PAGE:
The EADT’s Director of the Year, Ian White, offers his three top tips for business success

Ian White Picture: GREGG BROWN

Ian White Picture: GREGG BROWN

Entering Ian White’s office, visitors are struck by a large, colourful picture on his wall of a cartoon bus with quirky animated passengers who are journeying through a number of key words that sum up the values of the business he helps to run.

Director Of The Year Award goes to Ian White, presented by Erika Clegg. Picture: SARAH LUCY BROWN

Director Of The Year Award goes to Ian White, presented by Erika Clegg. Picture: SARAH LUCY BROWN - Credit: Archant

I find myself thinking that this is not the type of wall hanging you would typically find in a managing director’s office.

But, then again, I discover quickly, Ian is no ordinary boss.

Growing from the back-front

In fact, he is the reigning Director of the Year, as selected by the judging panel for the recent EADT Business Awards, who were struck by his focus on employee engagement and customer satisfaction.

An accountant by training who previously has worked mostly in the healthcare sector, Ian has been at Beckett Investment Management Group in Bury St Edmunds for five years. The business specialises in wealth management, personal financial planning and employee benefits, and employs around 50 staff at its Suffolk HQ.

Ian tells me that in the past three years the business has grown by a third each year, both in terms of turnover and profitability, but that the company has been able to accommodate the extra business because he spent the first two to three years of his tenure re-engineering the back office support functions.”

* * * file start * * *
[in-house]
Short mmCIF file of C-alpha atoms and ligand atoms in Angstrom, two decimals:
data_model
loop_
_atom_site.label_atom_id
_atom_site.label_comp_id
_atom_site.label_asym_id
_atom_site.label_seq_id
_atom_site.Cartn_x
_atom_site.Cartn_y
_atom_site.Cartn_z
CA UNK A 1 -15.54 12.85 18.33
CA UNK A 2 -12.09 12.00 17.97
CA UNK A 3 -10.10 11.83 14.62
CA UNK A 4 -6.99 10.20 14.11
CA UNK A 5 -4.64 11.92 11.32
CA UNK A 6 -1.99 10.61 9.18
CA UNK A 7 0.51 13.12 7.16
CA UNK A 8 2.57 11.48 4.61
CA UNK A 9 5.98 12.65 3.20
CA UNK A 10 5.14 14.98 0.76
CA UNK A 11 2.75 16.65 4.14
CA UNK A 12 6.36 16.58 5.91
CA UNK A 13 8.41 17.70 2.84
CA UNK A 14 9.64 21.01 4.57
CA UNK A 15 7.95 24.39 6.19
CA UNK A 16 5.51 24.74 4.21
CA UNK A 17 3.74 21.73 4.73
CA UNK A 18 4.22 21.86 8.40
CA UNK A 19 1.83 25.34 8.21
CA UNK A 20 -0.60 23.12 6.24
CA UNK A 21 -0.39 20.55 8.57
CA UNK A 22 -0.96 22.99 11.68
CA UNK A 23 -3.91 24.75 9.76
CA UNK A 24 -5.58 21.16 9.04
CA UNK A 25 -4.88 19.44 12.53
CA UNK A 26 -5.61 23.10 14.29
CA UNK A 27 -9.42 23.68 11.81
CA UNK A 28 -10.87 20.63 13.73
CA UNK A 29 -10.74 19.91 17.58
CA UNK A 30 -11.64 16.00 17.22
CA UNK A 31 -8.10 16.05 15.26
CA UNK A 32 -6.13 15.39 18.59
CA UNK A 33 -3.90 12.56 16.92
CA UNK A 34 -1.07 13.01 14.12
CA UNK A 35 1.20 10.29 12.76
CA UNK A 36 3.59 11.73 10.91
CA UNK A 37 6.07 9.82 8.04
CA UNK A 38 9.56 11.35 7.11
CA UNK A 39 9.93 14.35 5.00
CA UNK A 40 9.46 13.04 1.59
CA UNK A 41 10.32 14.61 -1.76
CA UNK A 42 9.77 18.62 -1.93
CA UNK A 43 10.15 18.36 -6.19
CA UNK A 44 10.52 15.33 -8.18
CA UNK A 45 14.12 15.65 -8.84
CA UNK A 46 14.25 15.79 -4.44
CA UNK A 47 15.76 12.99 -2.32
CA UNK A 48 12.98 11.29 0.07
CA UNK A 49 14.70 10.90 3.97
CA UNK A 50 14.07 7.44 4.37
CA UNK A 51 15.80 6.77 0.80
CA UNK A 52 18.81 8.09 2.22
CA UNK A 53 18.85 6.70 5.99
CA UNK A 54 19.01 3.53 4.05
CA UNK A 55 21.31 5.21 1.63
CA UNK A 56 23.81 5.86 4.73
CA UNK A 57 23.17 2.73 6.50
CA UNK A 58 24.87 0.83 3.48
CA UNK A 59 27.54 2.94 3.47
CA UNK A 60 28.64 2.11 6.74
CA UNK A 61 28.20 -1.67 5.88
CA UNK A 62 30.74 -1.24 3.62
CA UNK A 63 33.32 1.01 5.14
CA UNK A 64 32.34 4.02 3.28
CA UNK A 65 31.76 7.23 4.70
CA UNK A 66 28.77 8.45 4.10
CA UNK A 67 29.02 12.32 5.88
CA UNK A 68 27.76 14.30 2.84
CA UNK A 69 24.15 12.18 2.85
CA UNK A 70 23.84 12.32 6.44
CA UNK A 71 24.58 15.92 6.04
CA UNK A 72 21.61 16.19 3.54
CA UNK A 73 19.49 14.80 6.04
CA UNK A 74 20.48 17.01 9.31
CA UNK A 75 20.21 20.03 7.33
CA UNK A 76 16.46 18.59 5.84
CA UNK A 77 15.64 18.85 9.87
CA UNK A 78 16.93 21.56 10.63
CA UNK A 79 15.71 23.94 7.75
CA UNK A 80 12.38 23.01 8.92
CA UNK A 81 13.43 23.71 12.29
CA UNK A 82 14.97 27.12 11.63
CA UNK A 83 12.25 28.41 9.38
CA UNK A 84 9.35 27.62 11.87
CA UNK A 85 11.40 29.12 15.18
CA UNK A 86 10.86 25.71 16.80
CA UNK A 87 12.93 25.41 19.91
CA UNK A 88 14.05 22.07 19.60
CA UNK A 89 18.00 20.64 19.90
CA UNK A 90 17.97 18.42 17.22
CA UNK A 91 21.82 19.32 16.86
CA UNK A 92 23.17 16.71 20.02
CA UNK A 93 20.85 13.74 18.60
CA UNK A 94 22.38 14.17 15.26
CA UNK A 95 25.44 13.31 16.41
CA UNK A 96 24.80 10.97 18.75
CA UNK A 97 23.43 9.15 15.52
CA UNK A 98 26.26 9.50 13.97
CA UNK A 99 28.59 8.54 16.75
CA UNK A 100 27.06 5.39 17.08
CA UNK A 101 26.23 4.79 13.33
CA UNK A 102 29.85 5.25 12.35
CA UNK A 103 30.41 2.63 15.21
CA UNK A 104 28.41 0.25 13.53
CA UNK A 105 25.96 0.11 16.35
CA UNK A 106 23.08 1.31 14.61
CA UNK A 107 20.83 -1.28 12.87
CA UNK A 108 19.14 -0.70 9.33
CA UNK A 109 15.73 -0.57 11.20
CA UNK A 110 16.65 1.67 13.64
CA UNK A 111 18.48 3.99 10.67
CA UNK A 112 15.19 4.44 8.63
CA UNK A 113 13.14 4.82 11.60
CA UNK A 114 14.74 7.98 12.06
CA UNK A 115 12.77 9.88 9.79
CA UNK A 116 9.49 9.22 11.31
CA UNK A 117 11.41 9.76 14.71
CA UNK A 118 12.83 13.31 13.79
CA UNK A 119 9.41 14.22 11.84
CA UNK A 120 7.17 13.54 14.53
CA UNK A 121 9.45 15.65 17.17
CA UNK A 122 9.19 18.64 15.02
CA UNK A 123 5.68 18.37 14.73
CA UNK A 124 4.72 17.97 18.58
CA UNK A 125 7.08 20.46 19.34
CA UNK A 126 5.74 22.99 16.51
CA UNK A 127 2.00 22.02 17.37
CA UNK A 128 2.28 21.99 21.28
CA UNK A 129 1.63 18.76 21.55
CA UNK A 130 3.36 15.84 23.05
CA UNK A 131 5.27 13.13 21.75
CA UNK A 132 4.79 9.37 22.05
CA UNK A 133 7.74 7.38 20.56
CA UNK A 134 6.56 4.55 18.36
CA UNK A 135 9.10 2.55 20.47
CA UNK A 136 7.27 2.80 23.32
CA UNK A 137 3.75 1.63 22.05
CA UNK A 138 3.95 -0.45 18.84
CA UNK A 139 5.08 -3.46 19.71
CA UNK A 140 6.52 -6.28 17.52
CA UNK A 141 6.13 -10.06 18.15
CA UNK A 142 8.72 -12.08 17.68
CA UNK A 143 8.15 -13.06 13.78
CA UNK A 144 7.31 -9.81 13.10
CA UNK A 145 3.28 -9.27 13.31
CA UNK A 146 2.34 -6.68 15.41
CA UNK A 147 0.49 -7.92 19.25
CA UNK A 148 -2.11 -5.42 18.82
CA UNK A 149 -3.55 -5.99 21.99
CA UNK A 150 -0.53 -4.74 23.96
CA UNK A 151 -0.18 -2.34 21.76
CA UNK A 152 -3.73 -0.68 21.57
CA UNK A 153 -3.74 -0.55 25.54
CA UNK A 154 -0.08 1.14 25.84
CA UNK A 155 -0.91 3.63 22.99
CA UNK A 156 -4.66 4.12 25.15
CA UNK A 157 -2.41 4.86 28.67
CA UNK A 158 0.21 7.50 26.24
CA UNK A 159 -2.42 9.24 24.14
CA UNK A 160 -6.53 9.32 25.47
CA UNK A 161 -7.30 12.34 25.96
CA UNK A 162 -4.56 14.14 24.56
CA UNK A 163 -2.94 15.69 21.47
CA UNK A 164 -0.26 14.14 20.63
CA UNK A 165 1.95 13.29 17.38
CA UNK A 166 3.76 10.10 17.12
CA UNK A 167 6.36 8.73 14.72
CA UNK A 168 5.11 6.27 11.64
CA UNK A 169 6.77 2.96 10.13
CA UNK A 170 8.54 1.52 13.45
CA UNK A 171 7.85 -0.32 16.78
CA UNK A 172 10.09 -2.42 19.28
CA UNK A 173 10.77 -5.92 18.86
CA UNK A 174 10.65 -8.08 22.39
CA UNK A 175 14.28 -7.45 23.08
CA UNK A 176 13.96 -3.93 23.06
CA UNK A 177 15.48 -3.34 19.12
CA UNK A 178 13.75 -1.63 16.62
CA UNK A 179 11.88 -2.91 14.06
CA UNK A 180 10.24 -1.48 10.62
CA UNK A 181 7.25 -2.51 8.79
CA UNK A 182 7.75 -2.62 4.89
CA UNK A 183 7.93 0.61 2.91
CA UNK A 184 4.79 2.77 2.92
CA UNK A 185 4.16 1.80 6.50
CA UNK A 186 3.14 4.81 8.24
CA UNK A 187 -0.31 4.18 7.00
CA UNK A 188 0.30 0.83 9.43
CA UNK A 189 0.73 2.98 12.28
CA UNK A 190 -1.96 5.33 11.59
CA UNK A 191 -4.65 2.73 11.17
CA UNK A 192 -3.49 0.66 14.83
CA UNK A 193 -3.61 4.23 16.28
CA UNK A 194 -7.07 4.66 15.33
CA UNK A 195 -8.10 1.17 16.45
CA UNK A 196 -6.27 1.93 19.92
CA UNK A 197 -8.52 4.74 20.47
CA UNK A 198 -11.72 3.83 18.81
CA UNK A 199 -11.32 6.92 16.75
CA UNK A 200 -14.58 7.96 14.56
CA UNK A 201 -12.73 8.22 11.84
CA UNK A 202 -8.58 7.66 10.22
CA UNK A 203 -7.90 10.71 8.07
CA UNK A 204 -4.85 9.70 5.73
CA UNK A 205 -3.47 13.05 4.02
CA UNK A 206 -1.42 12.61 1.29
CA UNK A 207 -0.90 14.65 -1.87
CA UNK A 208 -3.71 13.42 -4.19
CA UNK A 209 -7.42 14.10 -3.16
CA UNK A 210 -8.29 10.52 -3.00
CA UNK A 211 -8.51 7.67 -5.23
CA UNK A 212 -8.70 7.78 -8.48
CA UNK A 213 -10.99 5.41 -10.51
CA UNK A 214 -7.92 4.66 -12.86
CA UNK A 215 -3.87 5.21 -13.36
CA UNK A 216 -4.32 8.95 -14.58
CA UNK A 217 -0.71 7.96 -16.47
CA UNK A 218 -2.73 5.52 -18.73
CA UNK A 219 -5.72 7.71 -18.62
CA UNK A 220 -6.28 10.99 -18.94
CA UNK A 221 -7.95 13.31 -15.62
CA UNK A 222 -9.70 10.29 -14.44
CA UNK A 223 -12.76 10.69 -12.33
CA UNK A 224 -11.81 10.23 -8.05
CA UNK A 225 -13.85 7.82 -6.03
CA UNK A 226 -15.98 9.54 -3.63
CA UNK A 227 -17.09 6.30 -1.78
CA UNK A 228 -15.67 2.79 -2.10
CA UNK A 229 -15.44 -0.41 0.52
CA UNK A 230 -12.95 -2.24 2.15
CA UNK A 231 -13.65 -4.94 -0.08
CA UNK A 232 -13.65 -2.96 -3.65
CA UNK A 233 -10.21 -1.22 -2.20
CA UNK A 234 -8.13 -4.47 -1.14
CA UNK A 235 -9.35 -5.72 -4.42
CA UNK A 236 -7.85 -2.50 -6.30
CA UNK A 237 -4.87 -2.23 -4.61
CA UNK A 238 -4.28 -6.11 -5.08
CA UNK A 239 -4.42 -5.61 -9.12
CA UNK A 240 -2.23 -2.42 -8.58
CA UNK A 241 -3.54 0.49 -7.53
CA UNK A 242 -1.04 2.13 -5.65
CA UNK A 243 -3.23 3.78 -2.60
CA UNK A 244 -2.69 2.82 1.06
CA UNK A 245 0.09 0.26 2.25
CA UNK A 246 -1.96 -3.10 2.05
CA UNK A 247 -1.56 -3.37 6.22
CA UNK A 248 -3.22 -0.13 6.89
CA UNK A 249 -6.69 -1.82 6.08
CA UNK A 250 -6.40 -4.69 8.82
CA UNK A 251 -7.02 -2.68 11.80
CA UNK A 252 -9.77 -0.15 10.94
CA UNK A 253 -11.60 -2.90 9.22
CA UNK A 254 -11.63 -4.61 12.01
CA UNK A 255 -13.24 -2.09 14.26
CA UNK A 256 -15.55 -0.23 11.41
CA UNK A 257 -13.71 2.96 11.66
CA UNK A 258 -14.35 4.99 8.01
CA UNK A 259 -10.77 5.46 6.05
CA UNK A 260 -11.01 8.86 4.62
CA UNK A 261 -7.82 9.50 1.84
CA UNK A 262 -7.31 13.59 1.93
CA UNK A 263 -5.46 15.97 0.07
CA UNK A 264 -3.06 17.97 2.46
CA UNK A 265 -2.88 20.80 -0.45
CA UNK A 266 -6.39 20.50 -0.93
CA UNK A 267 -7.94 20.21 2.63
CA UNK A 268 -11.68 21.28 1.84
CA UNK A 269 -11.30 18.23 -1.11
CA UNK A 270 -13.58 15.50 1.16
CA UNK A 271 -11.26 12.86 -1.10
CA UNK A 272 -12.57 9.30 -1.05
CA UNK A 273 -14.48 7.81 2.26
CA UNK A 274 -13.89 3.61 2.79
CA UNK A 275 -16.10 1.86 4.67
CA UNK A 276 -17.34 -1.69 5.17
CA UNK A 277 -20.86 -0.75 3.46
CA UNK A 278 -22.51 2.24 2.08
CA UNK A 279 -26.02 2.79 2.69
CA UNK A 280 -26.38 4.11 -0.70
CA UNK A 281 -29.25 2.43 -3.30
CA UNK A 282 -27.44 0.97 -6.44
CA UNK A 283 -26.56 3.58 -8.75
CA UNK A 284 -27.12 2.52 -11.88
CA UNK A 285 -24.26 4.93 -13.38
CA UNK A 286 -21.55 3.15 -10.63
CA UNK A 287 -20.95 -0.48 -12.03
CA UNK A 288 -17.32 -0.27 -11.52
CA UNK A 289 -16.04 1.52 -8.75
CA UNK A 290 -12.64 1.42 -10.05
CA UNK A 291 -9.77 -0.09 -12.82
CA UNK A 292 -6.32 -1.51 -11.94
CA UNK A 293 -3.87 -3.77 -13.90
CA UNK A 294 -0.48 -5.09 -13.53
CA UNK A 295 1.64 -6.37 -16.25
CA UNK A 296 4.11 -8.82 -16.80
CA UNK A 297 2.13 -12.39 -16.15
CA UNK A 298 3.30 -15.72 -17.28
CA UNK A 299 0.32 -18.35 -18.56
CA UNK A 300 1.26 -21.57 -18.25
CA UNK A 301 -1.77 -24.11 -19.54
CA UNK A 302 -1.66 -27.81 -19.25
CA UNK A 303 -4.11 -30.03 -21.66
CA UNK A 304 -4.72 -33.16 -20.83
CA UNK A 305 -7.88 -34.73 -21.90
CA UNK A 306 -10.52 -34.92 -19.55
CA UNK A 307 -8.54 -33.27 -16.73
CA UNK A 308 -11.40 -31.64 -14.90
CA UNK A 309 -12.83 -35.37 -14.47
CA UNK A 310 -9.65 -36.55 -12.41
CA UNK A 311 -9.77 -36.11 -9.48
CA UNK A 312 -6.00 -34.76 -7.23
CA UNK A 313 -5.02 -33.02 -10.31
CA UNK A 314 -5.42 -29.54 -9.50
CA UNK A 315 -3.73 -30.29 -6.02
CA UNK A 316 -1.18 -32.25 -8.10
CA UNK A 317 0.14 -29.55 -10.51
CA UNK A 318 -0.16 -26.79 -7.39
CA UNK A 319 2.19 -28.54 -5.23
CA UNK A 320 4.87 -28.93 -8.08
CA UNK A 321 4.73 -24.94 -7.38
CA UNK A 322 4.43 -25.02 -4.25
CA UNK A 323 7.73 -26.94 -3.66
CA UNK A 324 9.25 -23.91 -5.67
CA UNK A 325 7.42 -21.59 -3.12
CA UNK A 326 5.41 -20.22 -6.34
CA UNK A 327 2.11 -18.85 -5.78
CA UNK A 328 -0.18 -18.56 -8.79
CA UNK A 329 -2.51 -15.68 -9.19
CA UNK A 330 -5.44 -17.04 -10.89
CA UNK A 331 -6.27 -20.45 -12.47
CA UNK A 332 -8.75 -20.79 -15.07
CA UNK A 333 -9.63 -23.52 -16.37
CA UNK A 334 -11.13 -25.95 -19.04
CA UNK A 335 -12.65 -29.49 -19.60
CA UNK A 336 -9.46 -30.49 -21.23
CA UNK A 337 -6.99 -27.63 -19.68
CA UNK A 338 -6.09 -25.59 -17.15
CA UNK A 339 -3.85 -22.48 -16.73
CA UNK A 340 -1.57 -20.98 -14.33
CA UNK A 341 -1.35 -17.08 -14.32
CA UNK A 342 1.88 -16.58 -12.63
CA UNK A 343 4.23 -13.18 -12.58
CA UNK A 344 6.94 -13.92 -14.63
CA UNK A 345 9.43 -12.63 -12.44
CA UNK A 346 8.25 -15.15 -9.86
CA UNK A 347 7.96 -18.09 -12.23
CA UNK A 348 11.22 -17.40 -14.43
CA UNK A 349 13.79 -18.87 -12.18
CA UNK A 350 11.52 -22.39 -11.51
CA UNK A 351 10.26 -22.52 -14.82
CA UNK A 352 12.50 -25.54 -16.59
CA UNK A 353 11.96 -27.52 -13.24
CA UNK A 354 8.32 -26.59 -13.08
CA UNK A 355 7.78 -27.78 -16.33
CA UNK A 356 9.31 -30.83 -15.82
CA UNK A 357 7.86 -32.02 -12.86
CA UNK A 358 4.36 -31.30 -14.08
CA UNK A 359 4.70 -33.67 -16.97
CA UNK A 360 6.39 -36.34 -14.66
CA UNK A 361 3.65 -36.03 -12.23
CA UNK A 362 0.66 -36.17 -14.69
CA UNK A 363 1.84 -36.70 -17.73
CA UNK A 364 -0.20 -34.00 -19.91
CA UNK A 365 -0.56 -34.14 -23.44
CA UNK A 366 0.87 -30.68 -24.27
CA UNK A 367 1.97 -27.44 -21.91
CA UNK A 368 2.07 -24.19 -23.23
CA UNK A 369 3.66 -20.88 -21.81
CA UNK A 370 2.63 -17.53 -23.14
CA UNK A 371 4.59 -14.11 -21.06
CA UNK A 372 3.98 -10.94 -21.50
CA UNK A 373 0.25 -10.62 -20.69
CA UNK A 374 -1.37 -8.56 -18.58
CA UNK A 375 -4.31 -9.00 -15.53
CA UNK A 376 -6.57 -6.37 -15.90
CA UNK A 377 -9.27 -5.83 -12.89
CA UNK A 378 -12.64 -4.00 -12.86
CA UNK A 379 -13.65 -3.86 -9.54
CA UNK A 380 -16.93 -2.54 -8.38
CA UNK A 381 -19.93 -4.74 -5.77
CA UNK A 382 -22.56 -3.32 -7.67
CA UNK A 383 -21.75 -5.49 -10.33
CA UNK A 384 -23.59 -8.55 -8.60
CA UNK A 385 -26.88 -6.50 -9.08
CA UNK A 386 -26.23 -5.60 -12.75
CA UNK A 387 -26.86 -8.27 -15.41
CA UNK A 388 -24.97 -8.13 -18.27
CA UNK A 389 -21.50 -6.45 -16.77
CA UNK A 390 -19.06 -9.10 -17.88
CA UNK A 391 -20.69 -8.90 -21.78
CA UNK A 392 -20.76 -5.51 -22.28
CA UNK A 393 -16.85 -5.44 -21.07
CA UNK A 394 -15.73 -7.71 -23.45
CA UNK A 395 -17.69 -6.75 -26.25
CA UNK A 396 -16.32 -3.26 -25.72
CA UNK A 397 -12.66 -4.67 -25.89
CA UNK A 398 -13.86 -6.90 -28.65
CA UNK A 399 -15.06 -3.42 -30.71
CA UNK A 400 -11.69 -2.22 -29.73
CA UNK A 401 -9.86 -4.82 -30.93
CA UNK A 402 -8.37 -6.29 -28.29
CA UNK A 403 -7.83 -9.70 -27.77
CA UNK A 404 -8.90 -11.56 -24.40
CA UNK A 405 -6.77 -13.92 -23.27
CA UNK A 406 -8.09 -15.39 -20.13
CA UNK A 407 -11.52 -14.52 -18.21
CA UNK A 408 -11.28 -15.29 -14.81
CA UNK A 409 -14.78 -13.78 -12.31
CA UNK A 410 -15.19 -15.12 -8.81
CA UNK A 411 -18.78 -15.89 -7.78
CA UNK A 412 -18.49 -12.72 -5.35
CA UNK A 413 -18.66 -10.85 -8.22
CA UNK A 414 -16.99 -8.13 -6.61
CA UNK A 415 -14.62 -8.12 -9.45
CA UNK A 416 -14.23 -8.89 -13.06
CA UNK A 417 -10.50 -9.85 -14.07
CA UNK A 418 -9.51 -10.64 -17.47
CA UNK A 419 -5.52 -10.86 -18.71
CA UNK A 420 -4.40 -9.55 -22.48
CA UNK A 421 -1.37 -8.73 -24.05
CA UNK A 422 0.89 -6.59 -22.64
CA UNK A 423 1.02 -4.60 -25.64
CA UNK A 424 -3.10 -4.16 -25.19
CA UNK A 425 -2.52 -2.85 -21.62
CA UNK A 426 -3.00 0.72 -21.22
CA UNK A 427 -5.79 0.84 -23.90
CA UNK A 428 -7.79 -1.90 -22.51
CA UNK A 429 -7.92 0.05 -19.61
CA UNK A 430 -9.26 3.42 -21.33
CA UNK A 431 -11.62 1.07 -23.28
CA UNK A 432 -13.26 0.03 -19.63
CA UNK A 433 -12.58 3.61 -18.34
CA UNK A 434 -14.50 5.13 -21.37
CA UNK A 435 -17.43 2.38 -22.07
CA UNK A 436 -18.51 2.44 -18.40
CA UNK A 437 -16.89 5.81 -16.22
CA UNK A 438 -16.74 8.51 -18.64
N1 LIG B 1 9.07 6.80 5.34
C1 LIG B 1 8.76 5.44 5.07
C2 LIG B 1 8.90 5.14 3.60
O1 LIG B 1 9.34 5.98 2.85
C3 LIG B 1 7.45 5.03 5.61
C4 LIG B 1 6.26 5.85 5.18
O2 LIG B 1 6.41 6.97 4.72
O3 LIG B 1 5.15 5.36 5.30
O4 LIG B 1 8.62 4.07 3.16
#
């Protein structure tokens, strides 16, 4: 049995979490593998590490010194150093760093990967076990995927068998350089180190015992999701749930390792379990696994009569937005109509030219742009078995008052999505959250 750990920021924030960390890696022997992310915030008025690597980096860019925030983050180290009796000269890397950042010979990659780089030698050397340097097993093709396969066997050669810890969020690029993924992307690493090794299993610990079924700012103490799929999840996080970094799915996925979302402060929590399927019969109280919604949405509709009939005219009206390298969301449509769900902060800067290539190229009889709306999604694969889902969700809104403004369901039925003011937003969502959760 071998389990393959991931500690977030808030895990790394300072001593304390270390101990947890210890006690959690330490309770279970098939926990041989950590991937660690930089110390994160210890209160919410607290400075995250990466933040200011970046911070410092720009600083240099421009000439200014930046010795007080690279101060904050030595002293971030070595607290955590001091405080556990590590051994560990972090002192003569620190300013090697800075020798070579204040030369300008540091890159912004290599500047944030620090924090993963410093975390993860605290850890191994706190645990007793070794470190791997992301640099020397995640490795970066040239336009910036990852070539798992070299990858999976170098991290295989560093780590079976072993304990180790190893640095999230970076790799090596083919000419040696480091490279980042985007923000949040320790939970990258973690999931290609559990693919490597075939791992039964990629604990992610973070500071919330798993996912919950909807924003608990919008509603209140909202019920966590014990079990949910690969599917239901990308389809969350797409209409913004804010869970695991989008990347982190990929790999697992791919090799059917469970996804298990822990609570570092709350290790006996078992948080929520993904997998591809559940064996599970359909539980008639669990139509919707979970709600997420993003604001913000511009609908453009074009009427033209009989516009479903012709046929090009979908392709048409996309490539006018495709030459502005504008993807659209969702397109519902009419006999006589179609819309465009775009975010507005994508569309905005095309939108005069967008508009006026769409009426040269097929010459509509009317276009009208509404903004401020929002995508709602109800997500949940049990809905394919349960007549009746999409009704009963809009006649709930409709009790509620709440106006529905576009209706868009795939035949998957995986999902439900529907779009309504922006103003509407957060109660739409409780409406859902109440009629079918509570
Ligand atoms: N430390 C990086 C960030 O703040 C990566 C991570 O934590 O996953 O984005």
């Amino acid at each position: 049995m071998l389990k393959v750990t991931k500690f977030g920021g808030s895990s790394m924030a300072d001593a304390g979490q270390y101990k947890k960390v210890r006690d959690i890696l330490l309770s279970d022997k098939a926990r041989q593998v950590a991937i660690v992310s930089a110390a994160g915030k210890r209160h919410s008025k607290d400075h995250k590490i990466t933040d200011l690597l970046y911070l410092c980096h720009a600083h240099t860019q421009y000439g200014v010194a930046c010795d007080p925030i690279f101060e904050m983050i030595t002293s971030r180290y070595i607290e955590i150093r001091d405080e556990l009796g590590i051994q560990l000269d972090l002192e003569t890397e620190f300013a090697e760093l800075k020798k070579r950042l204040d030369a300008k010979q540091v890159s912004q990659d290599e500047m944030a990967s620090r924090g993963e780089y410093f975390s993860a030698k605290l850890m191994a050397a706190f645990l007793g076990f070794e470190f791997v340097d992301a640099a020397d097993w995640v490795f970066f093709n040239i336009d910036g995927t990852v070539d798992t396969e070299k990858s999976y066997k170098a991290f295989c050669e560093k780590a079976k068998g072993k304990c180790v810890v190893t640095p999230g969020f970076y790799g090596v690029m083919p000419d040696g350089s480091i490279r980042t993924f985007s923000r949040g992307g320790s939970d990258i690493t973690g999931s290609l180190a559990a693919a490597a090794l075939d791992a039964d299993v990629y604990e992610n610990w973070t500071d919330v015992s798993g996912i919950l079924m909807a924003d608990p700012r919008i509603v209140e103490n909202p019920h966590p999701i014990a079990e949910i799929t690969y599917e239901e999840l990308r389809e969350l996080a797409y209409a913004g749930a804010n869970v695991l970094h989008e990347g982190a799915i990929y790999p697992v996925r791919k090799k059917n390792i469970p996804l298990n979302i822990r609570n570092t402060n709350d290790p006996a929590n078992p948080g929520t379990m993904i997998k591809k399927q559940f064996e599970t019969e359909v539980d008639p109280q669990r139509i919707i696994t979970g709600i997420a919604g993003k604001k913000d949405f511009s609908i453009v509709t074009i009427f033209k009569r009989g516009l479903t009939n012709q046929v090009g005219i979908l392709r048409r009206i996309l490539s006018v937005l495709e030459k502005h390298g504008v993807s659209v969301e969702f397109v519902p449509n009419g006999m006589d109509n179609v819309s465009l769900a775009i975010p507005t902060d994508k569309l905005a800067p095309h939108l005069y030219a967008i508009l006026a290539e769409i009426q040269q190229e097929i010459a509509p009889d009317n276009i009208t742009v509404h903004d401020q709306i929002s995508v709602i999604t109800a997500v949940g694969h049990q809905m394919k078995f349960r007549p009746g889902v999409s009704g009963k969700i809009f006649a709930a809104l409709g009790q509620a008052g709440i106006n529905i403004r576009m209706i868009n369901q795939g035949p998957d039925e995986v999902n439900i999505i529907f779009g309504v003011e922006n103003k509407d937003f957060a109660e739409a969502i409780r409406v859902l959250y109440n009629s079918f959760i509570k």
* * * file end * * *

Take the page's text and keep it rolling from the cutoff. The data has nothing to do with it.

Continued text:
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“We have grown from the back-front,” he said.

“We know we can grow at the rate we have been growing because we have the systems and people, and processes in place that are scalable.”

‘The whispering talent’

But for Ian another key ingredient of this success is Beckett’s focus on employee engagement, something, he says, the company “lives and breathes”.

And this journey, he says starts with recruiting the right people for the business.

“We are not necessarily looking for the captain of the football team, the A-star student who has flown through education and life has been really quite a positive experience for them,” he continued.

“We are looking for what we call ‘the whispering talent’.

“It’s those people who, despite some barriers, have done a good job in previous jobs – and given the right environment they could excel.

“They are not the captain of the football team, but maybe the people who turned up every week, perhaps were substitute, and showed commitment. We are very inclusive and it’s about the team. There’s no room for peacocks.”

But recruitment is one thing, what about retention?

Ian says one area the business takes seriously is supporting people through their professional qualifications, which are important in the regulated environment that Beckett operates.

This support comes in many forms: providing mentors and study buddies, holding mock exams to build confidence and allowing people to spend time on their studies during work hours.

It’s a formula that obviously works with staff at Beckett having passed 30 professional qualifications in the past 12 months.